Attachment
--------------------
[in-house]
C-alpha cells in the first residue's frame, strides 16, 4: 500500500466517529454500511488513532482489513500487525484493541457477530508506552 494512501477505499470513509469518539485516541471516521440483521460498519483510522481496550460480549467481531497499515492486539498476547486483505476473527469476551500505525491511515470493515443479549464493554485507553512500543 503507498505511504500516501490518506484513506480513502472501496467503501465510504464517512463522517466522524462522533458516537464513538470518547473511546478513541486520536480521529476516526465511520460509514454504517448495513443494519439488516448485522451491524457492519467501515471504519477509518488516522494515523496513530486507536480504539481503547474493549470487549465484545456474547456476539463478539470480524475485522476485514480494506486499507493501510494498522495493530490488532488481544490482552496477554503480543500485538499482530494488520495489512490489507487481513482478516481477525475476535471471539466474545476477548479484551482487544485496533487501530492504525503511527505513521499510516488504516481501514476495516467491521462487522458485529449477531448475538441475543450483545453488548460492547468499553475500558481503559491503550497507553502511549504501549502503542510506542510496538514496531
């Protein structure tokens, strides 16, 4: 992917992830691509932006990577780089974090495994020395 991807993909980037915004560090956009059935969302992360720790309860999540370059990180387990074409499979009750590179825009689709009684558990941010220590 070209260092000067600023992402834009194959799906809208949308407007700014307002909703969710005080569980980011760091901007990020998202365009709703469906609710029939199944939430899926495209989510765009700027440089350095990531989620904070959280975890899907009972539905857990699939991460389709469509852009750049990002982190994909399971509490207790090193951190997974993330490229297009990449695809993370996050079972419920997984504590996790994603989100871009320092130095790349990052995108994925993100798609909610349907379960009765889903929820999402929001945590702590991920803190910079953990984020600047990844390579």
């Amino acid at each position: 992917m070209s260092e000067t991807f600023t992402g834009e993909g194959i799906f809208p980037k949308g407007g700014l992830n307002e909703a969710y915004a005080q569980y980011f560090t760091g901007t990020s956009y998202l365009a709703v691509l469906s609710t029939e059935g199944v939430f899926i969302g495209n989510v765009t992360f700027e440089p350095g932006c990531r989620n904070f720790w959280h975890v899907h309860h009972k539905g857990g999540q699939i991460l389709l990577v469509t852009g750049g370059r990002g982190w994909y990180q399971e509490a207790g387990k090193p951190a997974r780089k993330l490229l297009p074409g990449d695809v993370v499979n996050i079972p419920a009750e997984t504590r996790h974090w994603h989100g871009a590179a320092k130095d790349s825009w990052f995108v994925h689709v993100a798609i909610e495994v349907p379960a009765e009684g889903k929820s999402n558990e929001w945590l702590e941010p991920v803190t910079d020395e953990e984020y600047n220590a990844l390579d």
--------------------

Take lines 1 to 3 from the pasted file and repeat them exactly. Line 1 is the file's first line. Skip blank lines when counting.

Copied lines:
[in-house]
C-alpha cells in the first residue's frame, strides 16, 4: 500500500466517529454500511488513532482489513500487525484493541457477530508506552 494512501477505499470513509469518539485516541471516521440483521460498519483510522481496550460480549467481531497499515492486539498476547486483505476473527469476551500505525491511515470493515443479549464493554485507553512500543 503507498505511504500516501490518506484513506480513502472501496467503501465510504464517512463522517466522524462522533458516537464513538470518547473511546478513541486520536480521529476516526465511520460509514454504517448495513443494519439488516448485522451491524457492519467501515471504519477509518488516522494515523496513530486507536480504539481503547474493549470487549465484545456474547456476539463478539470480524475485522476485514480494506486499507493501510494498522495493530490488532488481544490482552496477554503480543500485538499482530494488520495489512490489507487481513482478516481477525475476535471471539466474545476477548479484551482487544485496533487501530492504525503511527505513521499510516488504516481501514476495516467491521462487522458485529449477531448475538441475543450483545453488548460492547468499553475500558481503559491503550497507553502511549504501549502503542510506542510496538514496531
């Protein structure tokens, strides 16, 4: 992917992830691509932006990577780089974090495994020395 991807993909980037915004560090956009059935969302992360720790309860999540370059990180387990074409499979009750590179825009689709009684558990941010220590 070209260092000067600023992402834009194959799906809208949308407007700014307002909703969710005080569980980011760091901007990020998202365009709703469906609710029939199944939430899926495209989510765009700027440089350095990531989620904070959280975890899907009972539905857990699939991460389709469509852009750049990002982190994909399971509490207790090193951190997974993330490229297009990449695809993370996050079972419920997984504590996790994603989100871009320092130095790349990052995108994925993100798609909610349907379960009765889903929820999402929001945590702590991920803190910079953990984020600047990844390579």